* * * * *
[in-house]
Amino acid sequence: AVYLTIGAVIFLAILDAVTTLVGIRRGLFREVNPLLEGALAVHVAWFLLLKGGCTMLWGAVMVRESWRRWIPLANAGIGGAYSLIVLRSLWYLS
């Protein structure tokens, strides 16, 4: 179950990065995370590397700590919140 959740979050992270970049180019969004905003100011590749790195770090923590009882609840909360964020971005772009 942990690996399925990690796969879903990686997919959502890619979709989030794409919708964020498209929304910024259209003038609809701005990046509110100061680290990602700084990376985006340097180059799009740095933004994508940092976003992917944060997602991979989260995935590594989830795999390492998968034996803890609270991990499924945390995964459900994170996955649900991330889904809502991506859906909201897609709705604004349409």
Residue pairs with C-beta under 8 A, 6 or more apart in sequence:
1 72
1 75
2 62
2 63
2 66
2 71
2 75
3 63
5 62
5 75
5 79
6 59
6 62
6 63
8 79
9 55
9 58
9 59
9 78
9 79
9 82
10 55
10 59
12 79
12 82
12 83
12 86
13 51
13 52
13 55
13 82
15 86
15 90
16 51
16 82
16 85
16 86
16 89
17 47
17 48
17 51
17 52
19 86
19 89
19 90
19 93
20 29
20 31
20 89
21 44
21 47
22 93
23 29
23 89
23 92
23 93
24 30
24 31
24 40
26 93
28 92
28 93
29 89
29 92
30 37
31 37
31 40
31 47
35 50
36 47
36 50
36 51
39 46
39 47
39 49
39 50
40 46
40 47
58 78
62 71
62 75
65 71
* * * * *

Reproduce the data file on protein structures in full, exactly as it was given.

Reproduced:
[in-house]
Amino acid sequence: AVYLTIGAVIFLAILDAVTTLVGIRRGLFREVNPLLEGALAVHVAWFLLLKGGCTMLWGAVMVRESWRRWIPLANAGIGGAYSLIVLRSLWYLS
């Protein structure tokens, strides 16, 4: 179950990065995370590397700590919140 959740979050992270970049180019969004905003100011590749790195770090923590009882609840909360964020971005772009 942990690996399925990690796969879903990686997919959502890619979709989030794409919708964020498209929304910024259209003038609809701005990046509110100061680290990602700084990376985006340097180059799009740095933004994508940092976003992917944060997602991979989260995935590594989830795999390492998968034996803890609270991990499924945390995964459900994170996955649900991330889904809502991506859906909201897609709705604004349409």
Residue pairs with C-beta under 8 A, 6 or more apart in sequence:
1 72
1 75
2 62
2 63
2 66
2 71
2 75
3 63
5 62
5 75
5 79
6 59
6 62
6 63
8 79
9 55
9 58
9 59
9 78
9 79
9 82
10 55
10 59
12 79
12 82
12 83
12 86
13 51
13 52
13 55
13 82
15 86
15 90
16 51
16 82
16 85
16 86
16 89
17 47
17 48
17 51
17 52
19 86
19 89
19 90
19 93
20 29
20 31
20 89
21 44
21 47
22 93
23 29
23 89
23 92
23 93
24 30
24 31
24 40
26 93
28 92
28 93
29 89
29 92
30 37
31 37
31 40
31 47
35 50
36 47
36 50
36 51
39 46
39 47
39 49
39 50
40 46
40 47
58 78
62 71
62 75
65 71